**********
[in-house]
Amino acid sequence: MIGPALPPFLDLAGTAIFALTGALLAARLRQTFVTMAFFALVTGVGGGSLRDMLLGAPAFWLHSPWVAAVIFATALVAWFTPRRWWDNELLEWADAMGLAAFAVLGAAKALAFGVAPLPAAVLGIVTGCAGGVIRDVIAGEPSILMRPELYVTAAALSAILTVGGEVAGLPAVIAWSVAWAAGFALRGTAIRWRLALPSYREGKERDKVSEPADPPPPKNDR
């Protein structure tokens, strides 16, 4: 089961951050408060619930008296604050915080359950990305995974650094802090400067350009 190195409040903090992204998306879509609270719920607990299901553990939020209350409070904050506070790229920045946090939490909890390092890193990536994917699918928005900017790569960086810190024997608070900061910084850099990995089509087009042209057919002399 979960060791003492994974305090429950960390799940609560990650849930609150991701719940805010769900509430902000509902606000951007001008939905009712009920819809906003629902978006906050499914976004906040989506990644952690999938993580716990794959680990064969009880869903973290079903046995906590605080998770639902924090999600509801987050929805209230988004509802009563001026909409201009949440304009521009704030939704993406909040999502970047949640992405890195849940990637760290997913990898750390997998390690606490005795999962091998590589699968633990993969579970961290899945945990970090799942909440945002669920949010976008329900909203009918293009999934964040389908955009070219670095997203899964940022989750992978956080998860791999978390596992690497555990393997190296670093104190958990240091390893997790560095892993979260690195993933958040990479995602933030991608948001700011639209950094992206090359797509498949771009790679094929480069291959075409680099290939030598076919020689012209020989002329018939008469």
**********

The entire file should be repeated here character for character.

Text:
[in-house]
Amino acid sequence: MIGPALPPFLDLAGTAIFALTGALLAARLRQTFVTMAFFALVTGVGGGSLRDMLLGAPAFWLHSPWVAAVIFATALVAWFTPRRWWDNELLEWADAMGLAAFAVLGAAKALAFGVAPLPAAVLGIVTGCAGGVIRDVIAGEPSILMRPELYVTAAALSAILTVGGEVAGLPAVIAWSVAWAAGFALRGTAIRWRLALPSYREGKERDKVSEPADPPPPKNDR
């Protein structure tokens, strides 16, 4: 089961951050408060619930008296604050915080359950990305995974650094802090400067350009 190195409040903090992204998306879509609270719920607990299901553990939020209350409070904050506070790229920045946090939490909890390092890193990536994917699918928005900017790569960086810190024997608070900061910084850099990995089509087009042209057919002399 979960060791003492994974305090429950960390799940609560990650849930609150991701719940805010769900509430902000509902606000951007001008939905009712009920819809906003629902978006906050499914976004906040989506990644952690999938993580716990794959680990064969009880869903973290079903046995906590605080998770639902924090999600509801987050929805209230988004509802009563001026909409201009949440304009521009704030939704993406909040999502970047949640992405890195849940990637760290997913990898750390997998390690606490005795999962091998590589699968633990993969579970961290899945945990970090799942909440945002669920949010976008329900909203009918293009999934964040389908955009070219670095997203899964940022989750992978956080998860791999978390596992690497555990393997190296670093104190958990240091390893997790560095892993979260690195993933958040990479995602933030991608948001700011639209950094992206090359797509498949771009790679094929480069291959075409680099290939030598076919020689012209020989002329018939008469």